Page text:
In contrast, of the 12 candidates who entered the race BEFORE March 1, all but one — Kirsten Gillibrand — are still in the game.

The Lid: (Bul)Locked out

Don't miss the pod from yesterday, when we looked at what we can learn from Steve Bullock's 2020 exit.

ICYMI: News clips you shouldn't miss

NATO is celebrating its 70th birthday, but it's not in a very festive mood — and not just because of Trump.


The president is calling Democrats "unpatriotic" for continuing their impeachment inquiry as he meets with foreign leaders.

The Trump administration is releasing military aid to Lebanon — after an unexplained delay.

GOP Rep. Duncan Hunter is changing his plea to guilty in a case involving campaign finance misuse.

Trump Agenda: Barr vs. the IG

AG William Barr has told DOJ officials that he's skeptical of an inspector general report finding that the department DID have enough information to open an investigation into Trump associates about 2016 campaign contact with Russia.

Trump is kicking off the NATO summit with harsh words for French President Emmanuel Macron.


Democrats are discussing expanding the impeachment inquiry beyond Ukraine.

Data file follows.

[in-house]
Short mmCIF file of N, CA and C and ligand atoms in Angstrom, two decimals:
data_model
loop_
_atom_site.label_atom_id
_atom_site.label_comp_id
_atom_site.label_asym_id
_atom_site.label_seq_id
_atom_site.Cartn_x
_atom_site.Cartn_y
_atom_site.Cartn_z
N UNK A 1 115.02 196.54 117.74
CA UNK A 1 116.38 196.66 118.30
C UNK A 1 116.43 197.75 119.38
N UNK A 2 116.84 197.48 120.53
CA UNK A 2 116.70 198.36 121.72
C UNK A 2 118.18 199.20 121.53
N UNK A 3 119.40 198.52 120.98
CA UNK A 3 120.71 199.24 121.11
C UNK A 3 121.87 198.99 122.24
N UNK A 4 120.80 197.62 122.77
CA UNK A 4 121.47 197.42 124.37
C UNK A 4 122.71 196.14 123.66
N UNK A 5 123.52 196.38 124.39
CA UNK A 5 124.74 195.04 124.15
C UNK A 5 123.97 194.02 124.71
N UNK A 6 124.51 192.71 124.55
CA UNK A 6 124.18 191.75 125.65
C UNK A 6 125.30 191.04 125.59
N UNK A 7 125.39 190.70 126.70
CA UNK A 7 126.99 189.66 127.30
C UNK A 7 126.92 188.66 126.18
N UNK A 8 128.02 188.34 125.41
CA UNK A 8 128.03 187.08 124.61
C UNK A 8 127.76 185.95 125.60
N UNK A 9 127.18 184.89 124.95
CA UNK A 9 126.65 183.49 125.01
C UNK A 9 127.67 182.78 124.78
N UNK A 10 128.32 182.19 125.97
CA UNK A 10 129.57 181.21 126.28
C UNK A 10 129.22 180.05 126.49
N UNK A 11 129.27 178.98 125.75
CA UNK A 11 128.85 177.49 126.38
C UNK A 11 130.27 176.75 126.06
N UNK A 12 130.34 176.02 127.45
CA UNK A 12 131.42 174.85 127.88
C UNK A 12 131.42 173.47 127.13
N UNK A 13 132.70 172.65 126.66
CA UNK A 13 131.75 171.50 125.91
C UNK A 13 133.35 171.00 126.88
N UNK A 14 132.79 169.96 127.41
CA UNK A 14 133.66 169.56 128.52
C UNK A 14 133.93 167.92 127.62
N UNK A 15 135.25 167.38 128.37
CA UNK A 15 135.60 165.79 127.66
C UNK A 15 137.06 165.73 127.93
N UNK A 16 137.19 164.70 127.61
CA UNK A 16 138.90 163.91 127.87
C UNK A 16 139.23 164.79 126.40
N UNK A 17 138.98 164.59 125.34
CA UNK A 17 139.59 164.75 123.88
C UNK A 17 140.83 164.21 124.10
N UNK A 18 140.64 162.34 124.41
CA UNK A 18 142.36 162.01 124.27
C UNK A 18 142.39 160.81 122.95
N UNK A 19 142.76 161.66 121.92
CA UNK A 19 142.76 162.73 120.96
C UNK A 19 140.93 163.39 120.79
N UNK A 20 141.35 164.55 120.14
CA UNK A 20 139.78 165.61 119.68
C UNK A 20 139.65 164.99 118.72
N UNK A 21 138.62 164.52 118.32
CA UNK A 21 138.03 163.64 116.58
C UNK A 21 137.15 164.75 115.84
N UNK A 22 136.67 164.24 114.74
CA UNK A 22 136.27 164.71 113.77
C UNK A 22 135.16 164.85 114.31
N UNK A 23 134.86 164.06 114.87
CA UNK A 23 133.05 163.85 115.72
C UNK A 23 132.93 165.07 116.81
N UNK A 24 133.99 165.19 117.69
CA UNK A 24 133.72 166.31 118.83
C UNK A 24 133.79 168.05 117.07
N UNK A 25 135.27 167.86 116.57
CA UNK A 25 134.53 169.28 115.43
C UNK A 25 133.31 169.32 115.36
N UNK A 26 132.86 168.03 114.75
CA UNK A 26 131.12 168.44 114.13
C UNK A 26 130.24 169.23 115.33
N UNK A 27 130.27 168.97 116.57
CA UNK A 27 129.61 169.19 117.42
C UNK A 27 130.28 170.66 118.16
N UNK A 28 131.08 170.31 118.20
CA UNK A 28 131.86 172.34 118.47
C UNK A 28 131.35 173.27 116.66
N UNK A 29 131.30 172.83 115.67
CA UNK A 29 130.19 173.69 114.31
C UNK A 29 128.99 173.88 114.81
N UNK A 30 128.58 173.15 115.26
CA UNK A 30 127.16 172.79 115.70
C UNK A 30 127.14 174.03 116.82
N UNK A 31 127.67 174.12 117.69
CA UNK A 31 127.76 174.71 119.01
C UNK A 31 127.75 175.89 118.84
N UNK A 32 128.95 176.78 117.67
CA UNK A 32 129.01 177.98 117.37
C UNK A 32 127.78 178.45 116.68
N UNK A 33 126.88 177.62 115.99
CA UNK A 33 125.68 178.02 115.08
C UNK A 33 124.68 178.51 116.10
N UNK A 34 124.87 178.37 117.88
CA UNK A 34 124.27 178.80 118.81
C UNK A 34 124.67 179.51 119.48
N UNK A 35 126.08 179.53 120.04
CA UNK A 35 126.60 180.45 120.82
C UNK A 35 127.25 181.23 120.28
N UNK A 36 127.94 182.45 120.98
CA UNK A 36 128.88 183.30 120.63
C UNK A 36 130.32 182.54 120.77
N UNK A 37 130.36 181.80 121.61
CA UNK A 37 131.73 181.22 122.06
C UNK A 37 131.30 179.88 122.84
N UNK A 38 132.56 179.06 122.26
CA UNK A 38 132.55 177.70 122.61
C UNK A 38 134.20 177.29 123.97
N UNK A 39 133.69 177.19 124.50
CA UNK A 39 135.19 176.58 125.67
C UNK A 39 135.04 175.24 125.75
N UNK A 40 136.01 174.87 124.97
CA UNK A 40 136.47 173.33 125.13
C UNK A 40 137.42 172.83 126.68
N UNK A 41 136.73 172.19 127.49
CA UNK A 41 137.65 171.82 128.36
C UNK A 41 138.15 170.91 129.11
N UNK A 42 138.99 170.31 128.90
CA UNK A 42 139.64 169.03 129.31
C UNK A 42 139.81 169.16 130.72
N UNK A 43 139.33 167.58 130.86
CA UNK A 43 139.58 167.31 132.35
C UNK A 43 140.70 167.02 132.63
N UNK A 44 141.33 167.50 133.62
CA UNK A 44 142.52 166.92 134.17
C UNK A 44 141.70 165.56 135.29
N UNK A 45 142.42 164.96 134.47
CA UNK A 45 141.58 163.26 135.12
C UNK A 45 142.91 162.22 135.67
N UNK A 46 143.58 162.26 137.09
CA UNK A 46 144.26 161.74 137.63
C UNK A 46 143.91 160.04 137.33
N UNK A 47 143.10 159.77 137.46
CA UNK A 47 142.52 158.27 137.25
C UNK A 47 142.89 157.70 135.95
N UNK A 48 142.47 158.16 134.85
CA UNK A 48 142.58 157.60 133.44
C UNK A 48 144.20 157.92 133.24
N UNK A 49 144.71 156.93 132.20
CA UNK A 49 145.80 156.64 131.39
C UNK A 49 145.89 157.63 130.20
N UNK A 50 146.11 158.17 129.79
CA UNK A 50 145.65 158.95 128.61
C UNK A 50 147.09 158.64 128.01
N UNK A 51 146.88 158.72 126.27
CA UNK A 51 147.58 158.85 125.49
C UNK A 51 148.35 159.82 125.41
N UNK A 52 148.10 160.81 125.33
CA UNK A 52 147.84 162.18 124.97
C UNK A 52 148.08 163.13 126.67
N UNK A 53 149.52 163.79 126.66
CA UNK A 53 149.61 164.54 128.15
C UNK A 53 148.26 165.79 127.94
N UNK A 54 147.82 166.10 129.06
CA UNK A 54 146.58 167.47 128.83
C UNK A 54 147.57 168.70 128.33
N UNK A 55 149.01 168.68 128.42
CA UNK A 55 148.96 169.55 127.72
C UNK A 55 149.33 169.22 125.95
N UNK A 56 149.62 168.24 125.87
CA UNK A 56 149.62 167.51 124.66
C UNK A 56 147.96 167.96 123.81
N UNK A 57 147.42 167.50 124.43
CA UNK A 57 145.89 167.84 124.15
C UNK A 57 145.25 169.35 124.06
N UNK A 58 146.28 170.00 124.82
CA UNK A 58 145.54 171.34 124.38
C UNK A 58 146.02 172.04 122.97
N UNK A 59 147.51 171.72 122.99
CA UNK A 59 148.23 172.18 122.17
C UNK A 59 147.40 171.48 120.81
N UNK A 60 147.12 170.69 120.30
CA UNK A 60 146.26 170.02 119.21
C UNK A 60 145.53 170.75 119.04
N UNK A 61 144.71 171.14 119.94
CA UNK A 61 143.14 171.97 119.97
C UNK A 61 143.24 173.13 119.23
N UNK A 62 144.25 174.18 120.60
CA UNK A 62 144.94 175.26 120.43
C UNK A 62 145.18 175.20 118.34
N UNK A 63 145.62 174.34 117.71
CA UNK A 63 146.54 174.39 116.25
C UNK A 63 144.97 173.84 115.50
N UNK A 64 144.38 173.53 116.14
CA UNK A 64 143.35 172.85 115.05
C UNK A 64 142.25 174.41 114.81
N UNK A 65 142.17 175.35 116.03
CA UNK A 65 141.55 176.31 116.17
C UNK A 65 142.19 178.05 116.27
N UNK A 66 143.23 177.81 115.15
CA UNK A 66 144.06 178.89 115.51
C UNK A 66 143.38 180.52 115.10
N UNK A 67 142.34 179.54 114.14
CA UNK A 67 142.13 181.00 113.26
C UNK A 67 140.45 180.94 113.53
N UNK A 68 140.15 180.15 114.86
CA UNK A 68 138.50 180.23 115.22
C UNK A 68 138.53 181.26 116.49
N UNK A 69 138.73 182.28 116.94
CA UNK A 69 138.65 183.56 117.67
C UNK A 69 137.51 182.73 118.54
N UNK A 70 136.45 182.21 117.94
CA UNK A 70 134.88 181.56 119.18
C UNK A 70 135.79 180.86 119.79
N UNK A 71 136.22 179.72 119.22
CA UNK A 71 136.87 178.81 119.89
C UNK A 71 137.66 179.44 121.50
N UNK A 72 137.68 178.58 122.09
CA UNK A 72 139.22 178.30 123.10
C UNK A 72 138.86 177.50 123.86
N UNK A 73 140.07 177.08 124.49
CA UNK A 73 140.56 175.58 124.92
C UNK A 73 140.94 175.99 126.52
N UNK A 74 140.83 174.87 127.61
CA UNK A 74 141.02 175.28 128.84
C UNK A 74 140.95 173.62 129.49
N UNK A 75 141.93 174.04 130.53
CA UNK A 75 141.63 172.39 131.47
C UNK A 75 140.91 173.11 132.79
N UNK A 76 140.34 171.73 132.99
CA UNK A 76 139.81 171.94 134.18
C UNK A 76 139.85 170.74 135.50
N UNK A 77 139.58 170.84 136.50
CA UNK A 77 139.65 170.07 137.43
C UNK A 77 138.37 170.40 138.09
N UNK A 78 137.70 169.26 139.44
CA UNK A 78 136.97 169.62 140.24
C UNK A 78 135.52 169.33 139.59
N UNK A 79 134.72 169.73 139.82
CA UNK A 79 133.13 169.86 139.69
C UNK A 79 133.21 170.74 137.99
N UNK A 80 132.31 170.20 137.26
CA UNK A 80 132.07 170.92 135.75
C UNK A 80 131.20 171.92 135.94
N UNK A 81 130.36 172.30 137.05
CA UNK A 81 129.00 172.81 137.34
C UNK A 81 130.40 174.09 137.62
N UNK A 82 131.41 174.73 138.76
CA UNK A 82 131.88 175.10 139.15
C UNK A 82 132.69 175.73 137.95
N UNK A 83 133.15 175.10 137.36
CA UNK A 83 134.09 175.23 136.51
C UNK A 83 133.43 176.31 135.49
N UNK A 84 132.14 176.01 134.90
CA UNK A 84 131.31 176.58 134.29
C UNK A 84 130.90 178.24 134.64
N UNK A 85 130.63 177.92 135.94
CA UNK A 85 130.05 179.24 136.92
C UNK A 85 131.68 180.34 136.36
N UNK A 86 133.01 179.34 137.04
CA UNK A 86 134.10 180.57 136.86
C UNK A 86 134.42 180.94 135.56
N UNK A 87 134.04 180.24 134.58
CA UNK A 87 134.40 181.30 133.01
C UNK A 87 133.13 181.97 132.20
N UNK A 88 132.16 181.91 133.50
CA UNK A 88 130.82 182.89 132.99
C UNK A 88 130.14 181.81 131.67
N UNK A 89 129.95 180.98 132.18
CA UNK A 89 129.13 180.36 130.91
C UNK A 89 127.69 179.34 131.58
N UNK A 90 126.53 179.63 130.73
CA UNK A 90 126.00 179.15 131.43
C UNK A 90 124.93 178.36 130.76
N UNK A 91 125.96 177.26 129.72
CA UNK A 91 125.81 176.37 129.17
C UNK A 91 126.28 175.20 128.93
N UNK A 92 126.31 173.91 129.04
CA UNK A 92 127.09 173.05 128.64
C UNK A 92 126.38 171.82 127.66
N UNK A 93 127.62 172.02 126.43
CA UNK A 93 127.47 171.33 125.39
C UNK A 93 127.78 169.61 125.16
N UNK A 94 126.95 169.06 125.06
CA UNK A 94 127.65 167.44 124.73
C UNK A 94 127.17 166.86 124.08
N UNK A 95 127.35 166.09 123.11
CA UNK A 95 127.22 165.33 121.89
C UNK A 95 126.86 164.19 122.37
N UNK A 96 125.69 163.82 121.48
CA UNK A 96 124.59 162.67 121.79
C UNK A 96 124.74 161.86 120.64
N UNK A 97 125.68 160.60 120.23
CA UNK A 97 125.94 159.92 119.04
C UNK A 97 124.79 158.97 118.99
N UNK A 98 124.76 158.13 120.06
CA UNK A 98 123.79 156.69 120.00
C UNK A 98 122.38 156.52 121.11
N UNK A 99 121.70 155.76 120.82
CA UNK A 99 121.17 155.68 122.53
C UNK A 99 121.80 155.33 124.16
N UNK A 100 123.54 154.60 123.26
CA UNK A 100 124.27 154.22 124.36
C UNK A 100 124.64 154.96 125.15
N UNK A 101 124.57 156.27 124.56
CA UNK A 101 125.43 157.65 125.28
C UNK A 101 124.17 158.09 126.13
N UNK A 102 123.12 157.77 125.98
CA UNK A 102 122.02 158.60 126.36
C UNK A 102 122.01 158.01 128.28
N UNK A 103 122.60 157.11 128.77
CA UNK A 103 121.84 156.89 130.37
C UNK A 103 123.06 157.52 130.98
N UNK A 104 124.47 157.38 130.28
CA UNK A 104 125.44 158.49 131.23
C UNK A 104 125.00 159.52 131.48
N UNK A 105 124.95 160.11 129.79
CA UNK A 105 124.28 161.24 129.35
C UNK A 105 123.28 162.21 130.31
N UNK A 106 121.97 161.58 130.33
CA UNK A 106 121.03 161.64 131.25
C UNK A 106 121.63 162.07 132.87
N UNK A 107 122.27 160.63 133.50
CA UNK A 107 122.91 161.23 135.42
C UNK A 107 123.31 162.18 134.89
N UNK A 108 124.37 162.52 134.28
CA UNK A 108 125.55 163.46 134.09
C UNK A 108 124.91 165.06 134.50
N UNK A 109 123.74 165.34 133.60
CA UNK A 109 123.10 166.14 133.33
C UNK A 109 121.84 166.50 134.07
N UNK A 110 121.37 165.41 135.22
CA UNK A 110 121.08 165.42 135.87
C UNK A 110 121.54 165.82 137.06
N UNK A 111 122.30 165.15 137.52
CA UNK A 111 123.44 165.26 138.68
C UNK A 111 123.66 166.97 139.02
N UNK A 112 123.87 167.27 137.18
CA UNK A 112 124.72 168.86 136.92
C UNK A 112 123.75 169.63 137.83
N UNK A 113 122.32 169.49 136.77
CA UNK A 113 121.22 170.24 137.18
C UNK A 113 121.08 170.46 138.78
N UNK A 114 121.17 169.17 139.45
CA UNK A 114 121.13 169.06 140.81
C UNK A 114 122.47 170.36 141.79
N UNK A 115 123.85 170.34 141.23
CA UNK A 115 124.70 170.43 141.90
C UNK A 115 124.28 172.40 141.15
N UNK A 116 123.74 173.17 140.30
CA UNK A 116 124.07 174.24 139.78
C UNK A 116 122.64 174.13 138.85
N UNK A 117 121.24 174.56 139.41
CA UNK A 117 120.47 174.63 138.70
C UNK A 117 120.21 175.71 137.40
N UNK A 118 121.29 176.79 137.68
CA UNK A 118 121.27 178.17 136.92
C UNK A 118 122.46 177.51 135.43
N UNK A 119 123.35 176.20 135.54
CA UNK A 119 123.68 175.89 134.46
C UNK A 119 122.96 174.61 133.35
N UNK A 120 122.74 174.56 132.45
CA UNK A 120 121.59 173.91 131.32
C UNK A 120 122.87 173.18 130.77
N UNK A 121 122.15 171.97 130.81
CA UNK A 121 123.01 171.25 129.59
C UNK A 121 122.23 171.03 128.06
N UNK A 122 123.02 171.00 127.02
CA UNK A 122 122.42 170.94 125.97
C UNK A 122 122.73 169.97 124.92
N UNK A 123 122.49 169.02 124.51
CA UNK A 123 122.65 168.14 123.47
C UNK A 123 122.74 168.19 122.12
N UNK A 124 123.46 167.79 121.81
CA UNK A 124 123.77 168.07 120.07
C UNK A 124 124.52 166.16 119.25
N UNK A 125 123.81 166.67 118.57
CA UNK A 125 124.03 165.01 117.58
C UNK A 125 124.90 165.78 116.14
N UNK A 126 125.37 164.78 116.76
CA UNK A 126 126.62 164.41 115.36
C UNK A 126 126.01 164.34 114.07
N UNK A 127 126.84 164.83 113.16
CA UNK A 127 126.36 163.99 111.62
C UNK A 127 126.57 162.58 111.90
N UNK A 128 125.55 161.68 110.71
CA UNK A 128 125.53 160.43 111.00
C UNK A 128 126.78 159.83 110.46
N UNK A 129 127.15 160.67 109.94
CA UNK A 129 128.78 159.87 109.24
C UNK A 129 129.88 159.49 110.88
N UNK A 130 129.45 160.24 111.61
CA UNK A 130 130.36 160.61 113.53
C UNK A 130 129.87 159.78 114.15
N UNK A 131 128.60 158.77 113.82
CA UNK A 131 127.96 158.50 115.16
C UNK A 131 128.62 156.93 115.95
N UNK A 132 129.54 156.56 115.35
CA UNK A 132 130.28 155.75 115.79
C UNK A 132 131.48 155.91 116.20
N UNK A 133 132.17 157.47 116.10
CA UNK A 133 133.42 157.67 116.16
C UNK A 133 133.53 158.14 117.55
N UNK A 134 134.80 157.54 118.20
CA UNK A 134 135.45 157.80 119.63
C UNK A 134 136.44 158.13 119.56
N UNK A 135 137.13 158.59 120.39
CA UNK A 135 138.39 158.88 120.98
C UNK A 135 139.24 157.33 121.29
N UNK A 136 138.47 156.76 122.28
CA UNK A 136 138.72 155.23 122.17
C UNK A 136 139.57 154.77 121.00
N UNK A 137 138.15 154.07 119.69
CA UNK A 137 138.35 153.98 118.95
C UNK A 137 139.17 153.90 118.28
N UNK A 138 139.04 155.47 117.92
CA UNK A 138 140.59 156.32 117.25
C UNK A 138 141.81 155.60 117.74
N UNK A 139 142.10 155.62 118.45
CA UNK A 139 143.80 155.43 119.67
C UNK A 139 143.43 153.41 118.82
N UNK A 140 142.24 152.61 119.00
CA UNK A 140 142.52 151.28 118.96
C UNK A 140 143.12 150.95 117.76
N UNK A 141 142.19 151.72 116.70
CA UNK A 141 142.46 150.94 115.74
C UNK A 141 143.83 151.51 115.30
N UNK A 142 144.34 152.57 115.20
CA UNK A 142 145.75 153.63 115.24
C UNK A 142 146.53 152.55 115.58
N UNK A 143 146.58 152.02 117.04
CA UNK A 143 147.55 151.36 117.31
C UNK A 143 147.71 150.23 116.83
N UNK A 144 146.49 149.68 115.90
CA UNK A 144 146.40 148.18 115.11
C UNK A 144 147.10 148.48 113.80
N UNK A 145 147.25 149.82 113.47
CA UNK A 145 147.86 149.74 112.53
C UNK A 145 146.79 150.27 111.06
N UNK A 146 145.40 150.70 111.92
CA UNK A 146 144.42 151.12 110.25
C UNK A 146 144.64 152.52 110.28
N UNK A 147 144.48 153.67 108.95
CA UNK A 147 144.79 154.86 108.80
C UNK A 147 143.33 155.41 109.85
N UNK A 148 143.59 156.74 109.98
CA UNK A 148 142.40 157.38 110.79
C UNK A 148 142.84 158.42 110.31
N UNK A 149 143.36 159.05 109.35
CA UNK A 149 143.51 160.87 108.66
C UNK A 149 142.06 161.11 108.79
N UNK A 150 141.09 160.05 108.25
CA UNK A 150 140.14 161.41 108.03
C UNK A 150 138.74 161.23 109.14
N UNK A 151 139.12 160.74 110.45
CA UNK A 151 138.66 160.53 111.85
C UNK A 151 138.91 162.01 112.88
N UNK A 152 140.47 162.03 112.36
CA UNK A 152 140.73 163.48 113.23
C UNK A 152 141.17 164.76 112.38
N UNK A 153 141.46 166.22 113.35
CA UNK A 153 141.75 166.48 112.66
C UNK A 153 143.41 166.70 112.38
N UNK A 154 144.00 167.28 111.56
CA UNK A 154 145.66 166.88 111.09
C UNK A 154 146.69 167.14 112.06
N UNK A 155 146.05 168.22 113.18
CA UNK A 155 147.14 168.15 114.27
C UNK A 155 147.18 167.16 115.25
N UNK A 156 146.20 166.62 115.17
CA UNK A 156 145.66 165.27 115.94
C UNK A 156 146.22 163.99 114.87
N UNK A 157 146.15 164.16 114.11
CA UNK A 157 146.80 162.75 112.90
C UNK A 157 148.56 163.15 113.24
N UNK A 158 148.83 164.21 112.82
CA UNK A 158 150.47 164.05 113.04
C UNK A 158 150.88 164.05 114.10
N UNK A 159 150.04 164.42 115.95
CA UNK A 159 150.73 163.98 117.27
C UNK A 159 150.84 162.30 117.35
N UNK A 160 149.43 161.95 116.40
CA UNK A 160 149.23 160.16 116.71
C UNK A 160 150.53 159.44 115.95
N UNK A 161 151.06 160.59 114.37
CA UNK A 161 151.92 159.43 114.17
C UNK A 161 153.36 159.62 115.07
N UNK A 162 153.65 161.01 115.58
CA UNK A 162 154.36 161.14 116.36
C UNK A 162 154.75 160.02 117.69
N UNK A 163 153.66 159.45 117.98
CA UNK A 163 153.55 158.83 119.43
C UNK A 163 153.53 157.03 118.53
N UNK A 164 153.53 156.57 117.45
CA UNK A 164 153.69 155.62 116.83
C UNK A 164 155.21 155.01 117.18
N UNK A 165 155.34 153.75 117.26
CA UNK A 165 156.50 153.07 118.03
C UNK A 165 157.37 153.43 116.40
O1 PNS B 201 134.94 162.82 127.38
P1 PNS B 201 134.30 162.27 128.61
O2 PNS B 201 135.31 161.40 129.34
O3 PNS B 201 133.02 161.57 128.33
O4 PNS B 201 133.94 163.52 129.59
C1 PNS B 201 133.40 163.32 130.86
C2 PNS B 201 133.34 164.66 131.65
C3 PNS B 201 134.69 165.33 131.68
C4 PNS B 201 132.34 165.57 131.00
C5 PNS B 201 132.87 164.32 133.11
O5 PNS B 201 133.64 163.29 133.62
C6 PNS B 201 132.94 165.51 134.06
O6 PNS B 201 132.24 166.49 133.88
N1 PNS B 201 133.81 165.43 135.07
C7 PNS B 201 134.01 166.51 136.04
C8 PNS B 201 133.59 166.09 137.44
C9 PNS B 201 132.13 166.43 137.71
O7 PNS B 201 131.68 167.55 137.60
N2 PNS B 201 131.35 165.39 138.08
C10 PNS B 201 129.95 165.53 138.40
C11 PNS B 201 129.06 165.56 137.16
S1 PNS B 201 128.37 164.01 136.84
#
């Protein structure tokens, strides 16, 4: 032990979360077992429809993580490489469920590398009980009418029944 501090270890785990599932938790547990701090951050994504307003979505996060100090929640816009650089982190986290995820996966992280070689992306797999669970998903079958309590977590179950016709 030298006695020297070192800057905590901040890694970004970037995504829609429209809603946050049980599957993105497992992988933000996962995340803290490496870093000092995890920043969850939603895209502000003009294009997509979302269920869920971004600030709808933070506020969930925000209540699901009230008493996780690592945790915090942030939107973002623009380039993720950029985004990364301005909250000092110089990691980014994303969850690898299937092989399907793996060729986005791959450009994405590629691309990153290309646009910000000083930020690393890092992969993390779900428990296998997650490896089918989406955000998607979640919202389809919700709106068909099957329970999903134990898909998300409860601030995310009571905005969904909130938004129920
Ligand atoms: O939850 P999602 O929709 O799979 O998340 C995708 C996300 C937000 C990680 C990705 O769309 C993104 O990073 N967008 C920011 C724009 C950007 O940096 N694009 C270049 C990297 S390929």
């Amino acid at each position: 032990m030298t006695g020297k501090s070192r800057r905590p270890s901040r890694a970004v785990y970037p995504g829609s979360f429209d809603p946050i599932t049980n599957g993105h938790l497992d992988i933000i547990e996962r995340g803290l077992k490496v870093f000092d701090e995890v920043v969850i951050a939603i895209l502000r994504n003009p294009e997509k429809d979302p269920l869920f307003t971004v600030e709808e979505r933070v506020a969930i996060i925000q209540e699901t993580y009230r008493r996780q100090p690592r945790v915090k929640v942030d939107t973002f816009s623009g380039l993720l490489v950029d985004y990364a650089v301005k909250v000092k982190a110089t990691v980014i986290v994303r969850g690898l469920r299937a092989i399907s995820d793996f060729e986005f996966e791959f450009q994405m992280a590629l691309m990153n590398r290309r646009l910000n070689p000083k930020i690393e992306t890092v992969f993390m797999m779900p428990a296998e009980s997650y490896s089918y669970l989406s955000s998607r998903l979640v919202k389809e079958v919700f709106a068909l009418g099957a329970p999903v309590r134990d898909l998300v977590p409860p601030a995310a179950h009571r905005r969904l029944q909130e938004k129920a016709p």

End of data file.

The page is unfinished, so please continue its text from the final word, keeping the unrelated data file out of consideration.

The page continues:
Utah wants MORE refugees resettled there — not fewer.

2020: Kemp appears to have made his pick

Georgia Gov. Brian Kemp is expected to tap a business executive for the state's upcoming Senate appointment, putting him at odds with the White House.

A group of leading progressive organizations are endorsing the primary challenger to Rep. Henry Cuellar.

Here's a relief for North Carolina GOP Sen. Thom Tillis — his primary challenger is dropping out.


Bernie Sanders is breaking with Elizabeth Warren by moving further left on foreign policy.

A court decision in North Carolina means that the new congressional district map drawn by Republicans will likely stand.

Bill de Blasio is not happy about Michael Bloomberg's presidential bid.